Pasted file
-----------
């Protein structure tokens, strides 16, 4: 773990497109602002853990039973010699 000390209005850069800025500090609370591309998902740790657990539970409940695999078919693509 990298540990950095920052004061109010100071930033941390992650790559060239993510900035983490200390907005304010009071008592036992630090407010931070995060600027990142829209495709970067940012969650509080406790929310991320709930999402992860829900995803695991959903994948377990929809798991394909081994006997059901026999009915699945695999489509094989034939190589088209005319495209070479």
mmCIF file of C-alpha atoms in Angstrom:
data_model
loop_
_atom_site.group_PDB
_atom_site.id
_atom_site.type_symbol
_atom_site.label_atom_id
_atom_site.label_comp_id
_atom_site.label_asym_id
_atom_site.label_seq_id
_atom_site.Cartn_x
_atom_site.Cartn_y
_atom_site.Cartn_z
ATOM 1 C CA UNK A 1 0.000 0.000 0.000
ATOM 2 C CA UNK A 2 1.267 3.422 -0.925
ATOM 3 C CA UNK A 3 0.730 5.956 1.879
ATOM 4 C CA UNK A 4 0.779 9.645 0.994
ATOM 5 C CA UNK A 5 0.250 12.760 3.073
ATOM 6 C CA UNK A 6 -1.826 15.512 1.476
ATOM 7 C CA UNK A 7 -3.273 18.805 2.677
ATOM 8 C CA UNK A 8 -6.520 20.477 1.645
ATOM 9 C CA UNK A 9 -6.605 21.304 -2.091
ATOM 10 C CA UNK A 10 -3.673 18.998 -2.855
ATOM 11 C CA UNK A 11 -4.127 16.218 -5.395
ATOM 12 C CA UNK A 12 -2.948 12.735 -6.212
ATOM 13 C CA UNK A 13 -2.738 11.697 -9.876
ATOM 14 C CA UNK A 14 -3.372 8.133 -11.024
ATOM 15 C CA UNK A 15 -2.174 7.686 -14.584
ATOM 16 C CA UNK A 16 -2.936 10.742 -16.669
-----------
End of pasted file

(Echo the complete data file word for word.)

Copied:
């Protein structure tokens, strides 16, 4: 773990497109602002853990039973010699 000390209005850069800025500090609370591309998902740790657990539970409940695999078919693509 990298540990950095920052004061109010100071930033941390992650790559060239993510900035983490200390907005304010009071008592036992630090407010931070995060600027990142829209495709970067940012969650509080406790929310991320709930999402992860829900995803695991959903994948377990929809798991394909081994006997059901026999009915699945695999489509094989034939190589088209005319495209070479």
mmCIF file of C-alpha atoms in Angstrom:
data_model
loop_
_atom_site.group_PDB
_atom_site.id
_atom_site.type_symbol
_atom_site.label_atom_id
_atom_site.label_comp_id
_atom_site.label_asym_id
_atom_site.label_seq_id
_atom_site.Cartn_x
_atom_site.Cartn_y
_atom_site.Cartn_z
ATOM 1 C CA UNK A 1 0.000 0.000 0.000
ATOM 2 C CA UNK A 2 1.267 3.422 -0.925
ATOM 3 C CA UNK A 3 0.730 5.956 1.879
ATOM 4 C CA UNK A 4 0.779 9.645 0.994
ATOM 5 C CA UNK A 5 0.250 12.760 3.073
ATOM 6 C CA UNK A 6 -1.826 15.512 1.476
ATOM 7 C CA UNK A 7 -3.273 18.805 2.677
ATOM 8 C CA UNK A 8 -6.520 20.477 1.645
ATOM 9 C CA UNK A 9 -6.605 21.304 -2.091
ATOM 10 C CA UNK A 10 -3.673 18.998 -2.855
ATOM 11 C CA UNK A 11 -4.127 16.218 -5.395
ATOM 12 C CA UNK A 12 -2.948 12.735 -6.212
ATOM 13 C CA UNK A 13 -2.738 11.697 -9.876
ATOM 14 C CA UNK A 14 -3.372 8.133 -11.024
ATOM 15 C CA UNK A 15 -2.174 7.686 -14.584
ATOM 16 C CA UNK A 16 -2.936 10.742 -16.669